- June 30th, 2011
- in Yachting
All my friends know that I’m an avid baker who likes to share what I bake. I arrive at parties, barbeques and offices toting desserts, usually cookies. Nowhere are freshly baked treats more appreciated than on a boat. After a long day of racing or cruising, the crew is always excited when my home-baked goodies appear.
When I lived on Tortola, I often ventured out on a sailboat for a few days at a time. Before departing, I’d bake onshore in my reasonably spacious kitchen with its accurate oven. In my luggage I would stow perfectly baked and neatly packaged cookies to enjoy with friends.
My days of perfect cookies vanished the first time I tried baking after moving aboard the 40’ sailboat my husband and I purchased. After finding my baking ingredients–stored in various lockers–and mixing dough, I realized the oven temperature dial had a few markings, but lacked numbers. There was no manual for the oven, so I could only guess the temperature. My cookie sheets wouldn’t fit in the oven and when I opened the door, the gimballing oven became lopsided and nearly deposited the cookies onto the cabin floor. Welcome to the world of baking on boats. Fortunately, a little trial and error, combined with an oven thermometer, eventually produced delicious results.
I’ve since learned some tricks for successful baking on a boat. First, choose recipes that are forgiving and have a margin for error. Butter and eggs keep baked goods moist and flavourful, so avoid “light” baked goods that reduce those key components. Also, look for recipes with easy-to-find ingredients. Although BVI supermarkets are well stocked with basic baking items, it can be difficult to consistently find specialty ingredients. (I buy groceries while traveling, and have had more than one customs agent laugh at my suitcase filled with foodstuffs such as toffee pieces, dried tart cherries and macadamia nuts.) Lastly, opt for recipes with simple techniques. Bar cookies or brownies are great, as you bake an entire batch in one pan. In contrast, only make fussy cookies, such as a holiday cutout with icing, in a spacious kitchen onshore.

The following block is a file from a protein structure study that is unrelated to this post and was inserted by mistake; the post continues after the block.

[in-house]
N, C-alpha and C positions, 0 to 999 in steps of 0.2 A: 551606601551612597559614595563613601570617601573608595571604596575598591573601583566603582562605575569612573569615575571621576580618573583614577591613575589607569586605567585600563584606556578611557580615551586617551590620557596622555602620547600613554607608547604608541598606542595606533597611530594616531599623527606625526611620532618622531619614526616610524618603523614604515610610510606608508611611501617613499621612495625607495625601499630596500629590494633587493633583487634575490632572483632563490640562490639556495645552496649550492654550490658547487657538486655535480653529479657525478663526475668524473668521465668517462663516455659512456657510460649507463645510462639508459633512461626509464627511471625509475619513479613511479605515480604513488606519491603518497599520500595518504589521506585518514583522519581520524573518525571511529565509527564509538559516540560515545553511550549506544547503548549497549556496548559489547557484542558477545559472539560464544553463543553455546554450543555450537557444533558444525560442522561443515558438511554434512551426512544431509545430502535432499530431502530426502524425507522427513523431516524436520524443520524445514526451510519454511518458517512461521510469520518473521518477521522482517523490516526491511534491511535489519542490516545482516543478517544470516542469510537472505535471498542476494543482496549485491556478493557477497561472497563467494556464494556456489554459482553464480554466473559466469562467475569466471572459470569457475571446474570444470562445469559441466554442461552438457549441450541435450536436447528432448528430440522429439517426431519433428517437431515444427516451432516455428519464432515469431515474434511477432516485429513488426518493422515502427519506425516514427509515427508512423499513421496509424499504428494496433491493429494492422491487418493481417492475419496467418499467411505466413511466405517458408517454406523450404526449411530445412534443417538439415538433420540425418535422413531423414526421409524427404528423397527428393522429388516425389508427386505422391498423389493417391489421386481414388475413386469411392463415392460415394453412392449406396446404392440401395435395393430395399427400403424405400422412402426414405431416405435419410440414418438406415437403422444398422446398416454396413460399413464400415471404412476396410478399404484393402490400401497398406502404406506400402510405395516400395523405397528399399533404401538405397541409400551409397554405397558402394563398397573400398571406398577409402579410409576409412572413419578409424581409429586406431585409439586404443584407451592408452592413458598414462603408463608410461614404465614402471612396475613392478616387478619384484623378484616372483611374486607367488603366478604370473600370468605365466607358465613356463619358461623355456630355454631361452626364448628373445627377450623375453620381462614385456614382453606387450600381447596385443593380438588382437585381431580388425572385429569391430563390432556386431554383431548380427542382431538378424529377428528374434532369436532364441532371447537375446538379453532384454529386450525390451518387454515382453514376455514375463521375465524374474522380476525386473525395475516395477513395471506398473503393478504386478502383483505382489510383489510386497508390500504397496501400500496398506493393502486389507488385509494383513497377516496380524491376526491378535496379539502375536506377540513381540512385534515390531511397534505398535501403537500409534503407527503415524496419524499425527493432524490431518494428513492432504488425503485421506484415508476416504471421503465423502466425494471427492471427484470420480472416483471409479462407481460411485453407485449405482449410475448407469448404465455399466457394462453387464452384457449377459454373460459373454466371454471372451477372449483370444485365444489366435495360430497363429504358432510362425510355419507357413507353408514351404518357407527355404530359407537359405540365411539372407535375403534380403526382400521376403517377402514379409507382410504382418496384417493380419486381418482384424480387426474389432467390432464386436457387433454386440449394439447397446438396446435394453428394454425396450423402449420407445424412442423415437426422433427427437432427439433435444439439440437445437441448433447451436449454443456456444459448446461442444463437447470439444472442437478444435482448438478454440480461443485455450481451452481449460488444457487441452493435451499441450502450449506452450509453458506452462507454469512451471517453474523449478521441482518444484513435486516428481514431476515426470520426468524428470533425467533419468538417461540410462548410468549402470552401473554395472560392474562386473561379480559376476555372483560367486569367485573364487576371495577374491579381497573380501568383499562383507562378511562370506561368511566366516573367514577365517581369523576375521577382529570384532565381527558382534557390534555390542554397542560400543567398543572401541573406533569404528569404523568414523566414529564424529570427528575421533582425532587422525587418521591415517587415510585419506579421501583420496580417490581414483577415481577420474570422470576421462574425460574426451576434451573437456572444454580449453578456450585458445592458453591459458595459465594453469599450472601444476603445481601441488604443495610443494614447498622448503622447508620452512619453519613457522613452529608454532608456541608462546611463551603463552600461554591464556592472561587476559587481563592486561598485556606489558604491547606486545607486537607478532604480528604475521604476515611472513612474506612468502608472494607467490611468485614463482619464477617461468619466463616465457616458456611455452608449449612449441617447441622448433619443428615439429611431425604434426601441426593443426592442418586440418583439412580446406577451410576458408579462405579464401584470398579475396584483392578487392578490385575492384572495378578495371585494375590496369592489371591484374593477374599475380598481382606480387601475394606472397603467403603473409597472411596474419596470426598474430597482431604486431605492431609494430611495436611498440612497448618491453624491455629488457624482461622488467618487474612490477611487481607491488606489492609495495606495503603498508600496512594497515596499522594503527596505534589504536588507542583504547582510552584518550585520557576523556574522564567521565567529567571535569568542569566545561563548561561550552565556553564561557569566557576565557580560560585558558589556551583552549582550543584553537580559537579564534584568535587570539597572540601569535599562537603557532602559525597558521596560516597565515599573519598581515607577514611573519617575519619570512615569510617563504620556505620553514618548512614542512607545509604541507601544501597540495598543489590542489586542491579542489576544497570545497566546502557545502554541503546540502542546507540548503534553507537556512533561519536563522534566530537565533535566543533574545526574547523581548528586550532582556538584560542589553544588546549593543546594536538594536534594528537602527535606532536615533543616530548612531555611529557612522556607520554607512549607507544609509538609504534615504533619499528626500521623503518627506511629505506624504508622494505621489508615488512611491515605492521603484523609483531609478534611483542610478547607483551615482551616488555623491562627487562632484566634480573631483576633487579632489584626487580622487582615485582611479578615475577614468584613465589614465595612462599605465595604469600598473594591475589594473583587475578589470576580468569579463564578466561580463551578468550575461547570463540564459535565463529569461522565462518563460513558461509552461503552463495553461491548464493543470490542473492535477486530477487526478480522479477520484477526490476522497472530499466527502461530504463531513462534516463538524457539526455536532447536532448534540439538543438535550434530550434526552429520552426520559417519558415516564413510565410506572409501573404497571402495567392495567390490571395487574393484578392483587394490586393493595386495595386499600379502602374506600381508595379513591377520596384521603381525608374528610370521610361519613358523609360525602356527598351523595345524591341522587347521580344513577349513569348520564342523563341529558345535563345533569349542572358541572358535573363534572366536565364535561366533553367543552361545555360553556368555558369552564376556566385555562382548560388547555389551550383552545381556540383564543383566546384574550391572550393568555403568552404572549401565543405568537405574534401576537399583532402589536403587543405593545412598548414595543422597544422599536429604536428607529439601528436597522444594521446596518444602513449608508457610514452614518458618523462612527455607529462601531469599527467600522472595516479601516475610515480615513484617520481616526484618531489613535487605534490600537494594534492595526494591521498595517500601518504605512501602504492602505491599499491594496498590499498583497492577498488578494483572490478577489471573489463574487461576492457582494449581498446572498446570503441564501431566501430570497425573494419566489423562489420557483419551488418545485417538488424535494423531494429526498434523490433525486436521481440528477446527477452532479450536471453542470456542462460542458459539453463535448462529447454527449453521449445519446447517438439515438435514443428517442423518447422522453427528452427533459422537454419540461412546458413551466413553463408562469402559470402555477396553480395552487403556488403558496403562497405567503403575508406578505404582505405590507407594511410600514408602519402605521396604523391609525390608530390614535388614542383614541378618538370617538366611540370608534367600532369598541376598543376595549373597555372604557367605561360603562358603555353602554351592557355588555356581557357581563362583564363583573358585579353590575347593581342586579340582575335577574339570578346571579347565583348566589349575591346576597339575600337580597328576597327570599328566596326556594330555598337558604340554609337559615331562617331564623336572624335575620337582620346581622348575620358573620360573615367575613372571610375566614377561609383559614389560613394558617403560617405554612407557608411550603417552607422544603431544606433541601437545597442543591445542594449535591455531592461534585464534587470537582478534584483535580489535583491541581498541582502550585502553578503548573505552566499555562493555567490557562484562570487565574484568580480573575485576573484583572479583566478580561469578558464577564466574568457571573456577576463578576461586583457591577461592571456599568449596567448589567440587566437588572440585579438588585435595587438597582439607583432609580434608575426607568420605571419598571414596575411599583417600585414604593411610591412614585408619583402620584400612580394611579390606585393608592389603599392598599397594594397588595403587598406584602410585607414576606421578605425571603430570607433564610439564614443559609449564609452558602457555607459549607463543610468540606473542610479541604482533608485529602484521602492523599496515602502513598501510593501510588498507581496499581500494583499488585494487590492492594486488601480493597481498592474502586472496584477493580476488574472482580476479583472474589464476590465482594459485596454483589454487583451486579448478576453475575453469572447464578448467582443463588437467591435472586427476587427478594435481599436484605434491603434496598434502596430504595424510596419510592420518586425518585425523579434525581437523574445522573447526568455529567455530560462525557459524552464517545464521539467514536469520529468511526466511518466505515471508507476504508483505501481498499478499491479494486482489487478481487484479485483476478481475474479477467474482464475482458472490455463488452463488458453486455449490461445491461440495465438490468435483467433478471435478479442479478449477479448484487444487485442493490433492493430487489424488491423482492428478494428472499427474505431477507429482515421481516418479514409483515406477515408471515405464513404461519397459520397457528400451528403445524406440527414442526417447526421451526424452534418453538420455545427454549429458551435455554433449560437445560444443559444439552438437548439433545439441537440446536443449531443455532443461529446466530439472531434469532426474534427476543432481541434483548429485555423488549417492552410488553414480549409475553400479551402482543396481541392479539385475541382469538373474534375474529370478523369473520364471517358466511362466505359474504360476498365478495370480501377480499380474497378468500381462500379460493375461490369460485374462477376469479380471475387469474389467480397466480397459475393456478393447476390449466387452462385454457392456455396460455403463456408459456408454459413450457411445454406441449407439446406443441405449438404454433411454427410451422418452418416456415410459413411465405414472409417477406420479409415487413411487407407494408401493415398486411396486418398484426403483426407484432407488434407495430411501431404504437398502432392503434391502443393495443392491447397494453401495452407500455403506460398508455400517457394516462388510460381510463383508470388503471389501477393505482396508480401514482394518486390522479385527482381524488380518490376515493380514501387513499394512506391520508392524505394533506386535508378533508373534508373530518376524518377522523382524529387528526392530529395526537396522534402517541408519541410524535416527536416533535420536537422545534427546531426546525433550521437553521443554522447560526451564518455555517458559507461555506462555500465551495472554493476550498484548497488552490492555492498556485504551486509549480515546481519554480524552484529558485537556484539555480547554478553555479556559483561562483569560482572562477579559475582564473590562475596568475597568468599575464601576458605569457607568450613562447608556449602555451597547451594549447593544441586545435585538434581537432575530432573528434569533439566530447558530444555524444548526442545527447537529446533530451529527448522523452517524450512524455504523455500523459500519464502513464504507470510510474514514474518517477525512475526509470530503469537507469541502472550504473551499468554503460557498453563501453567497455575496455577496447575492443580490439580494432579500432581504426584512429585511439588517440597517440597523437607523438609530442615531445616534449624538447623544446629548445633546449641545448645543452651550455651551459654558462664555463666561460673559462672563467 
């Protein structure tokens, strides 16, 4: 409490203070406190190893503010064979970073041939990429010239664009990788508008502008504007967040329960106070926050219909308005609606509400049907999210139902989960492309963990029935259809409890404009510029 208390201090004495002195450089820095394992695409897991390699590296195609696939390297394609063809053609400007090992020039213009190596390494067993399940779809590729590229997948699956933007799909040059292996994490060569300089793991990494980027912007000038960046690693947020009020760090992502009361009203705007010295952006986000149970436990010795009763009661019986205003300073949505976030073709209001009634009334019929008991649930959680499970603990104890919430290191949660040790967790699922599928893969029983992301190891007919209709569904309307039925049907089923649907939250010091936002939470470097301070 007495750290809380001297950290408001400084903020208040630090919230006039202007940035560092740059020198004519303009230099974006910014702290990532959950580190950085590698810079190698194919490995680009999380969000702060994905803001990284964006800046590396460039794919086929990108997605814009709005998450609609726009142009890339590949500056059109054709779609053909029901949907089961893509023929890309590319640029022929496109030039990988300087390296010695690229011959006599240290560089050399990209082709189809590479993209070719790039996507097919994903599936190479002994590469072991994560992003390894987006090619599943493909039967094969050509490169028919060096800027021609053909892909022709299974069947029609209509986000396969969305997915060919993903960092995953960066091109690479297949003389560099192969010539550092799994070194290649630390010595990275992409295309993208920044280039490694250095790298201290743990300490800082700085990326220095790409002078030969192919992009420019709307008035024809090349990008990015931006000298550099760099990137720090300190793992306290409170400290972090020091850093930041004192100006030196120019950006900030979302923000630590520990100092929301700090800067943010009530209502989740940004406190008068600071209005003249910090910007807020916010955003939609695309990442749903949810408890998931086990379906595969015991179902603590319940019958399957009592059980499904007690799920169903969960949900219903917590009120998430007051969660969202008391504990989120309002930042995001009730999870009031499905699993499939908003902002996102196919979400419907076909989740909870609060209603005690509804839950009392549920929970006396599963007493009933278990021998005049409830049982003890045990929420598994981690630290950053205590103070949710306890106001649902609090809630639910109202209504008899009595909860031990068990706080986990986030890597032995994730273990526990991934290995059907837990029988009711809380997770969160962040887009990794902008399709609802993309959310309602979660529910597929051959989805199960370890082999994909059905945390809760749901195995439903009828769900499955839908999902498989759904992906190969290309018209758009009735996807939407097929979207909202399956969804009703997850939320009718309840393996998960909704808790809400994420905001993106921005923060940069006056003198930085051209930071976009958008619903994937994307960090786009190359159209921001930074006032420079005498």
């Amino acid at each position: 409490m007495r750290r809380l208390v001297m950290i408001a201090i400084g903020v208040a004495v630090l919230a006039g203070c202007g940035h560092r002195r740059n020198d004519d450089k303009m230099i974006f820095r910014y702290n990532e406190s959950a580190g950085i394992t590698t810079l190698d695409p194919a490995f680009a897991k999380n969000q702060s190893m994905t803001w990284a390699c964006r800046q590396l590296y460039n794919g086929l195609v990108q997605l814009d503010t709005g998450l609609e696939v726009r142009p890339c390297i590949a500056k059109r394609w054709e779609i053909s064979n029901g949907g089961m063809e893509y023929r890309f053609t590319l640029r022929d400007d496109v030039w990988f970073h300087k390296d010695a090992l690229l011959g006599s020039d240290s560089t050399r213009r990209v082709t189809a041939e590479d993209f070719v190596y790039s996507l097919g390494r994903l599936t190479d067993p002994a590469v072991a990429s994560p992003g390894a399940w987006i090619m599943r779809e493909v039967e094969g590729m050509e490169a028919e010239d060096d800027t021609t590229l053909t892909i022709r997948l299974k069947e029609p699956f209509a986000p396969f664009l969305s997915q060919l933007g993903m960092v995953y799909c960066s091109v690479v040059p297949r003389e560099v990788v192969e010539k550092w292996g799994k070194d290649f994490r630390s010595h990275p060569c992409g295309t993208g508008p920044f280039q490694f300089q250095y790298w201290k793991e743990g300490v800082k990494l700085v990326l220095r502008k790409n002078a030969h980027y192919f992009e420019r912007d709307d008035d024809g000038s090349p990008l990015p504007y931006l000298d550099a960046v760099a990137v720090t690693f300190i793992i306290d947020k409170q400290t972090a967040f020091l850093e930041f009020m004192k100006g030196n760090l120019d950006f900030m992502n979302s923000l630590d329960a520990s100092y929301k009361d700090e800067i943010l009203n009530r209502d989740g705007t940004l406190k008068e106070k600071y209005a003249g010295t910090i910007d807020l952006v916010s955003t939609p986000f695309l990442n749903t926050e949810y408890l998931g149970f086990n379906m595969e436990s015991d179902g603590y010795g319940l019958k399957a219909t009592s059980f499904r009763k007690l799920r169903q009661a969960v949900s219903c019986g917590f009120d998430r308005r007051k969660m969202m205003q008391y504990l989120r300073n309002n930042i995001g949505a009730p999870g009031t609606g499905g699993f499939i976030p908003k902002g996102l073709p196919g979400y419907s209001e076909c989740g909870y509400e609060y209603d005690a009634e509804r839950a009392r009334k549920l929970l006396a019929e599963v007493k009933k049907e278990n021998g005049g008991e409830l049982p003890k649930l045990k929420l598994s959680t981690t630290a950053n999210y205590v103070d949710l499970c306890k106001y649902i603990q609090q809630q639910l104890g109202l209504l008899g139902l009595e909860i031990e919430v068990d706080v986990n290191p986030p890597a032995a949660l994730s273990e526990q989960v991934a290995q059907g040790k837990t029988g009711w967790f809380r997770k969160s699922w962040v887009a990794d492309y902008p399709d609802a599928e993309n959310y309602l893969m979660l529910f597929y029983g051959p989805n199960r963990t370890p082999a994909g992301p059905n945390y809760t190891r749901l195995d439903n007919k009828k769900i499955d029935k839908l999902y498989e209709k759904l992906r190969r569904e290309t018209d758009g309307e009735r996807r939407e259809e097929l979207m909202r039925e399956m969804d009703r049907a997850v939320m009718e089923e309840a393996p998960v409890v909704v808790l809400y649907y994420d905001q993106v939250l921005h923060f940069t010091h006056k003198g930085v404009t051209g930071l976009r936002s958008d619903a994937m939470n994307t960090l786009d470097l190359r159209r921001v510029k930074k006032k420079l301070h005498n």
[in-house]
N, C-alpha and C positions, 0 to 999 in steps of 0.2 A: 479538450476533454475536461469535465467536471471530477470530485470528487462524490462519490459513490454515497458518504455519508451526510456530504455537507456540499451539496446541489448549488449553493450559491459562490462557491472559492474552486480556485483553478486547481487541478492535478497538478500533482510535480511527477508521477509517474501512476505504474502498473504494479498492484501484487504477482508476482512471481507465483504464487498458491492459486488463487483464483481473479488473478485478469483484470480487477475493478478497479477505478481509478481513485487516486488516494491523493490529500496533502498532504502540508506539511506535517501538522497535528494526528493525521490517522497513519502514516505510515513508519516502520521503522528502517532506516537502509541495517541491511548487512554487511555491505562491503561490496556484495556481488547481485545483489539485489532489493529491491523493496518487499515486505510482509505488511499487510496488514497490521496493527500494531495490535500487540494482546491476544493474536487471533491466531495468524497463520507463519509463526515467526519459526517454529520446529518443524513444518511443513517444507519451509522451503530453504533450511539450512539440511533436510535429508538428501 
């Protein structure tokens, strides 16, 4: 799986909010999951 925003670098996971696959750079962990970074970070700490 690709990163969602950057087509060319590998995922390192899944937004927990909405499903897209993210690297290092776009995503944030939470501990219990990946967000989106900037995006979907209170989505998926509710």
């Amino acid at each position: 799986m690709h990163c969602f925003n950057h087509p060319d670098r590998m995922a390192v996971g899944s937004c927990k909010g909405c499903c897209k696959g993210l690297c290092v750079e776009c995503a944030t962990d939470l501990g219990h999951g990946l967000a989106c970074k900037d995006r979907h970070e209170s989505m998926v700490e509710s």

“Snickerdoodles” are an easy boat cookie and my friends’ most requested cookie in my repertoire. I have baked this cookie since my childhood, when I received my first of many cookbooks. Though my culinary tastes have matured beyond most of the book’s recipes, I still consult my kiddie cookbook for reliable cookie recipes, including snickerdoodles. For my fellow sailors with a sweet tooth, cinnamon-scented snickerdoodles are a delicious addition to a day on the water.
Recipe – Snickerdoodles
These cookies are as fun to eat as their whimsical name is to say.
¾ c sugar
½ c butter
¾ tsp vanilla extract
1 ½ c white flour
¼ tsp salt
¼ tsp baking soda
¼ tsp cream of tartar
3 Tbl sugar
2 ½ tsp ground cinnamon
1.Preheat oven to 375F. Grease one or two cookie sheets.
2.In a large bowl, cream the ¾ cup sugar and the butter with a spoon. Beat in the egg and vanilla.
3.In a small bowl, stir together flour, salt, baking soda and cream of tartar. Stir into butter mixture until well mixed. Chill dough for 45 minutes.
4.In the same small bowl, combine the remaining sugar and the cinnamon.
5.Shape dough into 1-inch balls. Roll each in cinnamon-sugar mixture and place balls 2 inches apart on cookie sheets. Using the bottom of a glass, flatten dough balls slightly.
6.Bake 8-10 minutes or until edges begin to brown. Cool on cookie sheet for 1-2 minutes. Makes about 3 dozen.
Adapted from Better Homes and Gardens’ New Junior Cookbook.